There are also plenty of pundits on the left, not just on the far fringes of the vast internet but also in the mainstream media, who encourage such behavior by casting their ideological opponents as spiteful enemies of the common good for their insistence on such radical notions as property rights and individual liberty and low taxes to pay for a limited government. Many high-ranking Democratic office-holders use the same extreme and provocative rhetoric, in some cases as they pursue the highest office in the land, and they’re not setting a good example for Little League parents anywhere.
Alas, neither is the current President of the United States. Trump refrained from urging the crowd to beat up protestors, as he repeatedly during the ’16 campaign, but he goaded the crowd into once again chanting “lock her up” about his vanquished and currently irrelevant opponent Hillary Clinton, and as always he stoked the crowd’s already red-hot hatred of those “enemies of the people” in the free press “fake news” media who were then broadcasting his remarks to the nation. The guy who is charged with assaulting the reporter from the Orlando Sentinel was also charged with public inebriation, and seems to have been kicked out of the rally for that offense, but the Orlando Sentinel’s editorial board had endorsed anybody but Trump that same day, and we guess that the alleged and caught-on-video assaulter been emboldened by what he’d heard before being kicked out of the rally.
Some Trump apologists we know and love tell us he’s the leader they’ve longed for who fights fire with fire, and punches back ten times harder, as it’s come down to street-level and existential battle with these damned America-hating Democrats. They hear it on the eight straight hours of talk radio that a local station broadcasts, in most of the evening opinion shows on the Fox Network, and on Tuesday night they could have turned to any news channel and hear Trump accusing his opponents of “un-American conduct” and warning “they want to destroy you and they want to destroy our country as they know it.” We have to admit it’s frightening stuff, even a call to arms, but we find it unpersuasive.
There are indeed some dangerously deranged people out there on the left, but most of the damned Democrats we drink beer and do business with and encounter in our neighborhood walks are patriotic and well-intentioned people who happen to have some very stupid ideas about certain things. Lately they’re all talking about whom to choose from a very crowded field of contenders for their Democratic presidential nominee, and they all seem to be weighing who’s mostly likely to beat Trump with the most leftward platform. In these strange times, we find ourselves wishing them the best in figuring it out, along with the advice they choose the least stupid and most electable of the candidates. We’re urging such centrist candidates as Colorado Gov. John Hicklenlooper and Minnesota Sen. Amy Klobuchar, and despite being a Democrat from California with some very stupid ideas the Democratic California Sen. Kamala Harris impresses us with her calm demeanor and carefully parsed answers in every interview. In any case, we don’t expect Trump will once again have the good fortune to run against Hillary Clinton and her long-forgotten e-mails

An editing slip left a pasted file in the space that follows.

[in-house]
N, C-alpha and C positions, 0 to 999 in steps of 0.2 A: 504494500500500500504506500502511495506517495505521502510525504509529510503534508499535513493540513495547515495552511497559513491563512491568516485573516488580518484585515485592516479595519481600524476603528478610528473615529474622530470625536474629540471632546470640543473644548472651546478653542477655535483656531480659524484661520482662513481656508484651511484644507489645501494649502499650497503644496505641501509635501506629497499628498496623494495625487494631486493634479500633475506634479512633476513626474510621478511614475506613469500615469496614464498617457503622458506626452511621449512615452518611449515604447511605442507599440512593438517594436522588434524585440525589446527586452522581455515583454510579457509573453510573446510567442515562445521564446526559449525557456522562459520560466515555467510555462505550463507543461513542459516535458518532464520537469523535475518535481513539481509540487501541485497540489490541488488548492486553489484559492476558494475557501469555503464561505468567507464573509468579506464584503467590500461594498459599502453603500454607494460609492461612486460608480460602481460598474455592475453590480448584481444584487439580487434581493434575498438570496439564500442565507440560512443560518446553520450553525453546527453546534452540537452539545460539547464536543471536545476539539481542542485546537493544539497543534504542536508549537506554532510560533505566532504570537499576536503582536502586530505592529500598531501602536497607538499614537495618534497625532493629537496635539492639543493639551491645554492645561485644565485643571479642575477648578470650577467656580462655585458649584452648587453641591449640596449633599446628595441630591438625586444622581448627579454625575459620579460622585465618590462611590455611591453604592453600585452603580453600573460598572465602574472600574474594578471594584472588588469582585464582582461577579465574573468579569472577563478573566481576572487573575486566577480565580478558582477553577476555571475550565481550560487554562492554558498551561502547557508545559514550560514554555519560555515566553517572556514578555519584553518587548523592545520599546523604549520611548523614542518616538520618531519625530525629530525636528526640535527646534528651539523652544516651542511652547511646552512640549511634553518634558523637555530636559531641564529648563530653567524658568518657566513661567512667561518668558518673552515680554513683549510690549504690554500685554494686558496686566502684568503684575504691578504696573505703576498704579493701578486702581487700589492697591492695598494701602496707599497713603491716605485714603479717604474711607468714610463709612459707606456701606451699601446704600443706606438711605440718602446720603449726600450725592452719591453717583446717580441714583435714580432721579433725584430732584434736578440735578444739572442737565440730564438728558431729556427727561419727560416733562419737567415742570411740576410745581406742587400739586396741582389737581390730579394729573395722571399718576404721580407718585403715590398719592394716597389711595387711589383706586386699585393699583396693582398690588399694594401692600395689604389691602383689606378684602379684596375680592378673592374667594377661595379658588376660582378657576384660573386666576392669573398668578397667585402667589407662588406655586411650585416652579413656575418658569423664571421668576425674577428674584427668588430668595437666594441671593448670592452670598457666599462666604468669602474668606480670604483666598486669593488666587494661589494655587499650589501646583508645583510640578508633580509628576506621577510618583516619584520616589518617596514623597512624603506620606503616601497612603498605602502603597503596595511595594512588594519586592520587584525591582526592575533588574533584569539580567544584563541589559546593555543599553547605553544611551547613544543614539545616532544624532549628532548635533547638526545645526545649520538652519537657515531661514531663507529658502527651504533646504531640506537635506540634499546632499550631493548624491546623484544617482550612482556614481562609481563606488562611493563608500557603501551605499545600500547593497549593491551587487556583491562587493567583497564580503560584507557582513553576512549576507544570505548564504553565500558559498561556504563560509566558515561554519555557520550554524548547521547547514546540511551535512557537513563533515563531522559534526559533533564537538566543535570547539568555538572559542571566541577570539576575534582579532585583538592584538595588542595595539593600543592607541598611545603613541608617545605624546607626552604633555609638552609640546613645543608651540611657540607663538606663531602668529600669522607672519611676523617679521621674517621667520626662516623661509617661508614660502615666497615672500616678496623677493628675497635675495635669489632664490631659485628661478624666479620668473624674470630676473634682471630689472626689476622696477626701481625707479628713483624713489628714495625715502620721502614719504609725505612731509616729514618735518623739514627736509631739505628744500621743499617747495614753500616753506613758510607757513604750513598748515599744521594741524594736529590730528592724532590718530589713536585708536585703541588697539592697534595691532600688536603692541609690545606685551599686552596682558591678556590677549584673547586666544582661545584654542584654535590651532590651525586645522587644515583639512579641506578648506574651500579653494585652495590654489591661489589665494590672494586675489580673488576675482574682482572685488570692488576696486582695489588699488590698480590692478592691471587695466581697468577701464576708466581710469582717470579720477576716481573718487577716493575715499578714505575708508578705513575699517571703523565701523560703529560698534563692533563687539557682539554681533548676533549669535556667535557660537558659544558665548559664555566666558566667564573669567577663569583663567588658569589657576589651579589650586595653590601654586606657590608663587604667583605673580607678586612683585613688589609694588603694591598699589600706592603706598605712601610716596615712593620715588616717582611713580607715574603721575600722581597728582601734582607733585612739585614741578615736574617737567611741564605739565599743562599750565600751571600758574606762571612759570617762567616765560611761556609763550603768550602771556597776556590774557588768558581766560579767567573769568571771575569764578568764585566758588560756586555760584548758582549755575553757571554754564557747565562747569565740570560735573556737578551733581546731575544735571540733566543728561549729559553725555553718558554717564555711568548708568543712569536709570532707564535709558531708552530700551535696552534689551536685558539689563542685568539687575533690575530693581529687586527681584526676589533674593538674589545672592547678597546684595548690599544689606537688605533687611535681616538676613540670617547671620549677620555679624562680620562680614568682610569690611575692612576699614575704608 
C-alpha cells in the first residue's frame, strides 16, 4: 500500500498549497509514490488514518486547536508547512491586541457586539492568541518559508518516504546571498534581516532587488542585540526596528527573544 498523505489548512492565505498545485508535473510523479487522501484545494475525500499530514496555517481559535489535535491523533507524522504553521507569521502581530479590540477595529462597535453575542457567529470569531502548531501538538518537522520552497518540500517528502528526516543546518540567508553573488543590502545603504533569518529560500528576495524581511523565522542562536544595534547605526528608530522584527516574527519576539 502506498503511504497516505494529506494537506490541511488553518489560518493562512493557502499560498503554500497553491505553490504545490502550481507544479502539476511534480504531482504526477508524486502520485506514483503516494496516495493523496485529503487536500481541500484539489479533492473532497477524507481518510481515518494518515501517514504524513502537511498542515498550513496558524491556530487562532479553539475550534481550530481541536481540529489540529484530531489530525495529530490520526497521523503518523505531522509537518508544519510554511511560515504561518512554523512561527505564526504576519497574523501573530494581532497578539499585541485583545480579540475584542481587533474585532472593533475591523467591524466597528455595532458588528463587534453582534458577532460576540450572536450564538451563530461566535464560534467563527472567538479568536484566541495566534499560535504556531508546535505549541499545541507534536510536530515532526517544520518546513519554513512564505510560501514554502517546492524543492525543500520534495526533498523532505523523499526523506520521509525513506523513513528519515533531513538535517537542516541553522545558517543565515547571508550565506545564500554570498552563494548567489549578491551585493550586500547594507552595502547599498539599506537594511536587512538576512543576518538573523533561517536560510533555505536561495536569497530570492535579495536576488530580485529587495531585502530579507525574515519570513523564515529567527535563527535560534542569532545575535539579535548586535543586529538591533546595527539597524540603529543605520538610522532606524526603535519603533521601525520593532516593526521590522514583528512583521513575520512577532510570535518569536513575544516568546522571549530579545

Many of the Democratic presidential candidates want to impeach Trump, others want to impeach him but only after a fair trial, while some want him to face federal and state charges after he’s removed from office next election, and at this point any of these options would be agreeable to our formerly Republican selves. They’re all running on specific policy positions, however, and although most of those stands strike us as damned stupid we have to give them credit for that. Any candidate of either party who wants to return to debating policy matters rather than questioning the other side’s patriotism and calling for them to be taken out on stretchers will earn our consideration.
Our mostly civilized experience of American life tells us that in a civil and carefully deliberated debate property rights and individual liberty and low taxes to support a limited government would prevail over some of the stupid socialistic ideas so many of the damned Democrats are currently peddling. Infuse that with the idealism of the party of Lincoln’s call for “malice toward none and charity towards all” and we think a Grand Old Party would be cruising to an electoral victory. It’s hard to imagine such words coming from party of Trump, though, so we’ll hunker down here at home and see how it all plays out on the streets, and await a president who appeals to the better angels of nature.